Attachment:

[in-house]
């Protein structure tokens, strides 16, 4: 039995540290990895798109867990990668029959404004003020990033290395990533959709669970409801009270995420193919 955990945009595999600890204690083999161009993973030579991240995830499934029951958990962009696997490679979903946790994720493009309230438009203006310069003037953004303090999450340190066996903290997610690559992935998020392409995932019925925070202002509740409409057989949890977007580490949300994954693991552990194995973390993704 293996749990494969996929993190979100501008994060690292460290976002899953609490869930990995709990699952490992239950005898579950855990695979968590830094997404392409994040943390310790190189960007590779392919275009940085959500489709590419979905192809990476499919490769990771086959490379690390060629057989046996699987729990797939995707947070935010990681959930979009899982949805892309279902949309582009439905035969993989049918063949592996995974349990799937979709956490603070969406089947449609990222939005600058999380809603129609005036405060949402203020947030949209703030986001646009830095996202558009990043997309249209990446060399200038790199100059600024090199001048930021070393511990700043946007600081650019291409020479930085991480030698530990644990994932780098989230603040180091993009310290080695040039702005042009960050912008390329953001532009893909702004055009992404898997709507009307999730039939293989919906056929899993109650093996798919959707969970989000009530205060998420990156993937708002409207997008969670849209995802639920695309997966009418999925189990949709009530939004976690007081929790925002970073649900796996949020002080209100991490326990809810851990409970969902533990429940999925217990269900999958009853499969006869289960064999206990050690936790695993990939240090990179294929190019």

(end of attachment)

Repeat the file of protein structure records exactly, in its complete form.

[in-house]
């Protein structure tokens, strides 16, 4: 039995540290990895798109867990990668029959404004003020990033290395990533959709669970409801009270995420193919 955990945009595999600890204690083999161009993973030579991240995830499934029951958990962009696997490679979903946790994720493009309230438009203006310069003037953004303090999450340190066996903290997610690559992935998020392409995932019925925070202002509740409409057989949890977007580490949300994954693991552990194995973390993704 293996749990494969996929993190979100501008994060690292460290976002899953609490869930990995709990699952490992239950005898579950855990695979968590830094997404392409994040943390310790190189960007590779392919275009940085959500489709590419979905192809990476499919490769990771086959490379690390060629057989046996699987729990797939995707947070935010990681959930979009899982949805892309279902949309582009439905035969993989049918063949592996995974349990799937979709956490603070969406089947449609990222939005600058999380809603129609005036405060949402203020947030949209703030986001646009830095996202558009990043997309249209990446060399200038790199100059600024090199001048930021070393511990700043946007600081650019291409020479930085991480030698530990644990994932780098989230603040180091993009310290080695040039702005042009960050912008390329953001532009893909702004055009992404898997709507009307999730039939293989919906056929899993109650093996798919959707969970989000009530205060998420990156993937708002409207997008969670849209995802639920695309997966009418999925189990949709009530939004976690007081929790925002970073649900796996949020002080209100991490326990809810851990409970969902533990429940999925217990269900999958009853499969006869289960064999206990050690936790695993990939240090990179294929190019």